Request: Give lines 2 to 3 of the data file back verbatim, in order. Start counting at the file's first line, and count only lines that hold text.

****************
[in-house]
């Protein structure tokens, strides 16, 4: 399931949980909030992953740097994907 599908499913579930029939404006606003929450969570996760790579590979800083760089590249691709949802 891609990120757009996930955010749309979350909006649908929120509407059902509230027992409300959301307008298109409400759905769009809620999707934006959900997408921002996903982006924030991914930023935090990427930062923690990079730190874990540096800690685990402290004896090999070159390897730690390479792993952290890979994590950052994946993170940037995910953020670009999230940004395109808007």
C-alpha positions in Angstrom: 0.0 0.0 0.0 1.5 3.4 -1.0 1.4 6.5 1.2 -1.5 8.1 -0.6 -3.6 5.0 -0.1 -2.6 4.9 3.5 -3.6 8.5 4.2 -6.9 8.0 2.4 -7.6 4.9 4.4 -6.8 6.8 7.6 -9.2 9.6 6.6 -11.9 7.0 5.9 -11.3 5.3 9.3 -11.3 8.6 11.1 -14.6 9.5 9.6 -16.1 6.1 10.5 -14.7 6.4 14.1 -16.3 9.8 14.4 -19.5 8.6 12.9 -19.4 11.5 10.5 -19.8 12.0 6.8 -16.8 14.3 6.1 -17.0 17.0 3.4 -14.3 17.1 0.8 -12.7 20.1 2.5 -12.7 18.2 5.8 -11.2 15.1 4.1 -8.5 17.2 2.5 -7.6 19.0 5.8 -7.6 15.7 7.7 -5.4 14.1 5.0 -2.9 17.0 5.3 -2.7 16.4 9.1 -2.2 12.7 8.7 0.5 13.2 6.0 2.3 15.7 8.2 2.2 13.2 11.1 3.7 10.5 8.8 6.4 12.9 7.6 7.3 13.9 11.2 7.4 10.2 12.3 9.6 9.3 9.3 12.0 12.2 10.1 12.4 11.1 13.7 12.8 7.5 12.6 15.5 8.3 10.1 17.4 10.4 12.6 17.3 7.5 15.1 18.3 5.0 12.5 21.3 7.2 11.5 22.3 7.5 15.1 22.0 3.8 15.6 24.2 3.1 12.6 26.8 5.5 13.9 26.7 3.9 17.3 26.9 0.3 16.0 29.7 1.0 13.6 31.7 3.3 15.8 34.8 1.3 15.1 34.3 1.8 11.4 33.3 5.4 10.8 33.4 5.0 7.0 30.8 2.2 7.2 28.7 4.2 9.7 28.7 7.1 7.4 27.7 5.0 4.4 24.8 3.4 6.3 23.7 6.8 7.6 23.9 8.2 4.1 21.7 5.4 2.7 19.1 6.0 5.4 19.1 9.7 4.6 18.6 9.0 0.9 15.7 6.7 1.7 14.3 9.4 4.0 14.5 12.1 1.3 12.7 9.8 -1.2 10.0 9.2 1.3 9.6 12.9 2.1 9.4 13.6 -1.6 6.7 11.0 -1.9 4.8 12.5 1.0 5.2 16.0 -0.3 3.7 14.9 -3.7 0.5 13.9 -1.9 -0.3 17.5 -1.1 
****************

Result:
């Protein structure tokens, strides 16, 4: 399931949980909030992953740097994907 599908499913579930029939404006606003929450969570996760790579590979800083760089590249691709949802 891609990120757009996930955010749309979350909006649908929120509407059902509230027992409300959301307008298109409400759905769009809620999707934006959900997408921002996903982006924030991914930023935090990427930062923690990079730190874990540096800690685990402290004896090999070159390897730690390479792993952290890979994590950052994946993170940037995910953020670009999230940004395109808007």
C-alpha positions in Angstrom: 0.0 0.0 0.0 1.5 3.4 -1.0 1.4 6.5 1.2 -1.5 8.1 -0.6 -3.6 5.0 -0.1 -2.6 4.9 3.5 -3.6 8.5 4.2 -6.9 8.0 2.4 -7.6 4.9 4.4 -6.8 6.8 7.6 -9.2 9.6 6.6 -11.9 7.0 5.9 -11.3 5.3 9.3 -11.3 8.6 11.1 -14.6 9.5 9.6 -16.1 6.1 10.5 -14.7 6.4 14.1 -16.3 9.8 14.4 -19.5 8.6 12.9 -19.4 11.5 10.5 -19.8 12.0 6.8 -16.8 14.3 6.1 -17.0 17.0 3.4 -14.3 17.1 0.8 -12.7 20.1 2.5 -12.7 18.2 5.8 -11.2 15.1 4.1 -8.5 17.2 2.5 -7.6 19.0 5.8 -7.6 15.7 7.7 -5.4 14.1 5.0 -2.9 17.0 5.3 -2.7 16.4 9.1 -2.2 12.7 8.7 0.5 13.2 6.0 2.3 15.7 8.2 2.2 13.2 11.1 3.7 10.5 8.8 6.4 12.9 7.6 7.3 13.9 11.2 7.4 10.2 12.3 9.6 9.3 9.3 12.0 12.2 10.1 12.4 11.1 13.7 12.8 7.5 12.6 15.5 8.3 10.1 17.4 10.4 12.6 17.3 7.5 15.1 18.3 5.0 12.5 21.3 7.2 11.5 22.3 7.5 15.1 22.0 3.8 15.6 24.2 3.1 12.6 26.8 5.5 13.9 26.7 3.9 17.3 26.9 0.3 16.0 29.7 1.0 13.6 31.7 3.3 15.8 34.8 1.3 15.1 34.3 1.8 11.4 33.3 5.4 10.8 33.4 5.0 7.0 30.8 2.2 7.2 28.7 4.2 9.7 28.7 7.1 7.4 27.7 5.0 4.4 24.8 3.4 6.3 23.7 6.8 7.6 23.9 8.2 4.1 21.7 5.4 2.7 19.1 6.0 5.4 19.1 9.7 4.6 18.6 9.0 0.9 15.7 6.7 1.7 14.3 9.4 4.0 14.5 12.1 1.3 12.7 9.8 -1.2 10.0 9.2 1.3 9.6 12.9 2.1 9.4 13.6 -1.6 6.7 11.0 -1.9 4.8 12.5 1.0 5.2 16.0 -0.3 3.7 14.9 -3.7 0.5 13.9 -1.9 -0.3 17.5 -1.1 